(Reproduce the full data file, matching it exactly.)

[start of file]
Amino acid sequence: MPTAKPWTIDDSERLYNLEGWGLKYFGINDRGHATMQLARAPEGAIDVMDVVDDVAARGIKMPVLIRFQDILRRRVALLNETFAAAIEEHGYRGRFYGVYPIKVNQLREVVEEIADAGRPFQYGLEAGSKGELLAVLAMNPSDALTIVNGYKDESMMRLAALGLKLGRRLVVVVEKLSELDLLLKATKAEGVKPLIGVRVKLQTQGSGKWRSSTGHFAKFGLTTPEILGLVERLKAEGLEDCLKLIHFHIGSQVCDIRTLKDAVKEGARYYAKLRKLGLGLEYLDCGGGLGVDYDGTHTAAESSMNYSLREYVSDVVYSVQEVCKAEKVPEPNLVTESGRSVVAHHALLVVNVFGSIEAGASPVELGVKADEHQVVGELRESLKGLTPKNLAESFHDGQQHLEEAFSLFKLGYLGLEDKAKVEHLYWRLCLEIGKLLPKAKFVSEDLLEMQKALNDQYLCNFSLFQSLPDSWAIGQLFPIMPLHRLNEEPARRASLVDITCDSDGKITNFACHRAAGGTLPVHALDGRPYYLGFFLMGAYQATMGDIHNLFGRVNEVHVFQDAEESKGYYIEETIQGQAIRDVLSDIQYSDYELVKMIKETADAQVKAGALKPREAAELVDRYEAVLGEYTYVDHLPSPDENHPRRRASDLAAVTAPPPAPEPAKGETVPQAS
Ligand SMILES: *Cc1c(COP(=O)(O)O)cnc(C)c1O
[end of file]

Amino acid sequence: MPTAKPWTIDDSERLYNLEGWGLKYFGINDRGHATMQLARAPEGAIDVMDVVDDVAARGIKMPVLIRFQDILRRRVALLNETFAAAIEEHGYRGRFYGVYPIKVNQLREVVEEIADAGRPFQYGLEAGSKGELLAVLAMNPSDALTIVNGYKDESMMRLAALGLKLGRRLVVVVEKLSELDLLLKATKAEGVKPLIGVRVKLQTQGSGKWRSSTGHFAKFGLTTPEILGLVERLKAEGLEDCLKLIHFHIGSQVCDIRTLKDAVKEGARYYAKLRKLGLGLEYLDCGGGLGVDYDGTHTAAESSMNYSLREYVSDVVYSVQEVCKAEKVPEPNLVTESGRSVVAHHALLVVNVFGSIEAGASPVELGVKADEHQVVGELRESLKGLTPKNLAESFHDGQQHLEEAFSLFKLGYLGLEDKAKVEHLYWRLCLEIGKLLPKAKFVSEDLLEMQKALNDQYLCNFSLFQSLPDSWAIGQLFPIMPLHRLNEEPARRASLVDITCDSDGKITNFACHRAAGGTLPVHALDGRPYYLGFFLMGAYQATMGDIHNLFGRVNEVHVFQDAEESKGYYIEETIQGQAIRDVLSDIQYSDYELVKMIKETADAQVKAGALKPREAAELVDRYEAVLGEYTYVDHLPSPDENHPRRRASDLAAVTAPPPAPEPAKGETVPQAS
Ligand SMILES: *Cc1c(COP(=O)(O)O)cnc(C)c1O